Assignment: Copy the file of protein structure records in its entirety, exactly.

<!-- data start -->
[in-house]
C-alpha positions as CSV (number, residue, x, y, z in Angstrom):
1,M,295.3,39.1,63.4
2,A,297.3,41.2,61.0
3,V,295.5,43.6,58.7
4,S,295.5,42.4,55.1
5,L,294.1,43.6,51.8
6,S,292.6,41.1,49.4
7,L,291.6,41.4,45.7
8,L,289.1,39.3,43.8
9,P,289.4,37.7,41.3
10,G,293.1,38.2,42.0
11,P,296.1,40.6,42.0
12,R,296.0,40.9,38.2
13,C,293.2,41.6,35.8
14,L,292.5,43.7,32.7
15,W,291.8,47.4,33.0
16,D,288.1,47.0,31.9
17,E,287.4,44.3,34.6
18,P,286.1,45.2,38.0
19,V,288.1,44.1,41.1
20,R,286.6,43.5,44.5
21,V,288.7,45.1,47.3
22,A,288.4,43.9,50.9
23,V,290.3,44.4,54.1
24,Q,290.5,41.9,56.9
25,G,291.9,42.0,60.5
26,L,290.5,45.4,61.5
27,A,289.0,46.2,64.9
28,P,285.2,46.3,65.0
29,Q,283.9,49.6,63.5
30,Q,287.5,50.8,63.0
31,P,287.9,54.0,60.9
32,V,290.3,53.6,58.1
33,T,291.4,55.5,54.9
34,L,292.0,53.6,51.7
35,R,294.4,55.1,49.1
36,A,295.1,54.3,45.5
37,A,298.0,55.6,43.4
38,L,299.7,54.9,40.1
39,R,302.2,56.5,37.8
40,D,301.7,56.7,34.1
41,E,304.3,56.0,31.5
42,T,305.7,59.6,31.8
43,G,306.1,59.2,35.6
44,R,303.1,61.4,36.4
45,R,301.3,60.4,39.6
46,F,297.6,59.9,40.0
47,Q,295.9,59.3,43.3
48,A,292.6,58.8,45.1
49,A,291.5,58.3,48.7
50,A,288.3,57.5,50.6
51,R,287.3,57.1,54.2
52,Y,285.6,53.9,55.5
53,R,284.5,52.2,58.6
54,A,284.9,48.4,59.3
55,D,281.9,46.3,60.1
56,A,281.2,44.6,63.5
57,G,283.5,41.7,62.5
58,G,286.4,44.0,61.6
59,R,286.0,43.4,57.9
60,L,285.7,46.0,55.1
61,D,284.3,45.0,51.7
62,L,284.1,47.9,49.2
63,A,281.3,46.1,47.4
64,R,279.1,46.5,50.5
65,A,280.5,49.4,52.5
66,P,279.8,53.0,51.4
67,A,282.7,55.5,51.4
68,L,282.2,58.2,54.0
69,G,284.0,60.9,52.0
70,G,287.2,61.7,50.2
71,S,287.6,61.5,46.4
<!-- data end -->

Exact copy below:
[in-house]
C-alpha positions as CSV (number, residue, x, y, z in Angstrom):
1,M,295.3,39.1,63.4
2,A,297.3,41.2,61.0
3,V,295.5,43.6,58.7
4,S,295.5,42.4,55.1
5,L,294.1,43.6,51.8
6,S,292.6,41.1,49.4
7,L,291.6,41.4,45.7
8,L,289.1,39.3,43.8
9,P,289.4,37.7,41.3
10,G,293.1,38.2,42.0
11,P,296.1,40.6,42.0
12,R,296.0,40.9,38.2
13,C,293.2,41.6,35.8
14,L,292.5,43.7,32.7
15,W,291.8,47.4,33.0
16,D,288.1,47.0,31.9
17,E,287.4,44.3,34.6
18,P,286.1,45.2,38.0
19,V,288.1,44.1,41.1
20,R,286.6,43.5,44.5
21,V,288.7,45.1,47.3
22,A,288.4,43.9,50.9
23,V,290.3,44.4,54.1
24,Q,290.5,41.9,56.9
25,G,291.9,42.0,60.5
26,L,290.5,45.4,61.5
27,A,289.0,46.2,64.9
28,P,285.2,46.3,65.0
29,Q,283.9,49.6,63.5
30,Q,287.5,50.8,63.0
31,P,287.9,54.0,60.9
32,V,290.3,53.6,58.1
33,T,291.4,55.5,54.9
34,L,292.0,53.6,51.7
35,R,294.4,55.1,49.1
36,A,295.1,54.3,45.5
37,A,298.0,55.6,43.4
38,L,299.7,54.9,40.1
39,R,302.2,56.5,37.8
40,D,301.7,56.7,34.1
41,E,304.3,56.0,31.5
42,T,305.7,59.6,31.8
43,G,306.1,59.2,35.6
44,R,303.1,61.4,36.4
45,R,301.3,60.4,39.6
46,F,297.6,59.9,40.0
47,Q,295.9,59.3,43.3
48,A,292.6,58.8,45.1
49,A,291.5,58.3,48.7
50,A,288.3,57.5,50.6
51,R,287.3,57.1,54.2
52,Y,285.6,53.9,55.5
53,R,284.5,52.2,58.6
54,A,284.9,48.4,59.3
55,D,281.9,46.3,60.1
56,A,281.2,44.6,63.5
57,G,283.5,41.7,62.5
58,G,286.4,44.0,61.6
59,R,286.0,43.4,57.9
60,L,285.7,46.0,55.1
61,D,284.3,45.0,51.7
62,L,284.1,47.9,49.2
63,A,281.3,46.1,47.4
64,R,279.1,46.5,50.5
65,A,280.5,49.4,52.5
66,P,279.8,53.0,51.4
67,A,282.7,55.5,51.4
68,L,282.2,58.2,54.0
69,G,284.0,60.9,52.0
70,G,287.2,61.7,50.2
71,S,287.6,61.5,46.4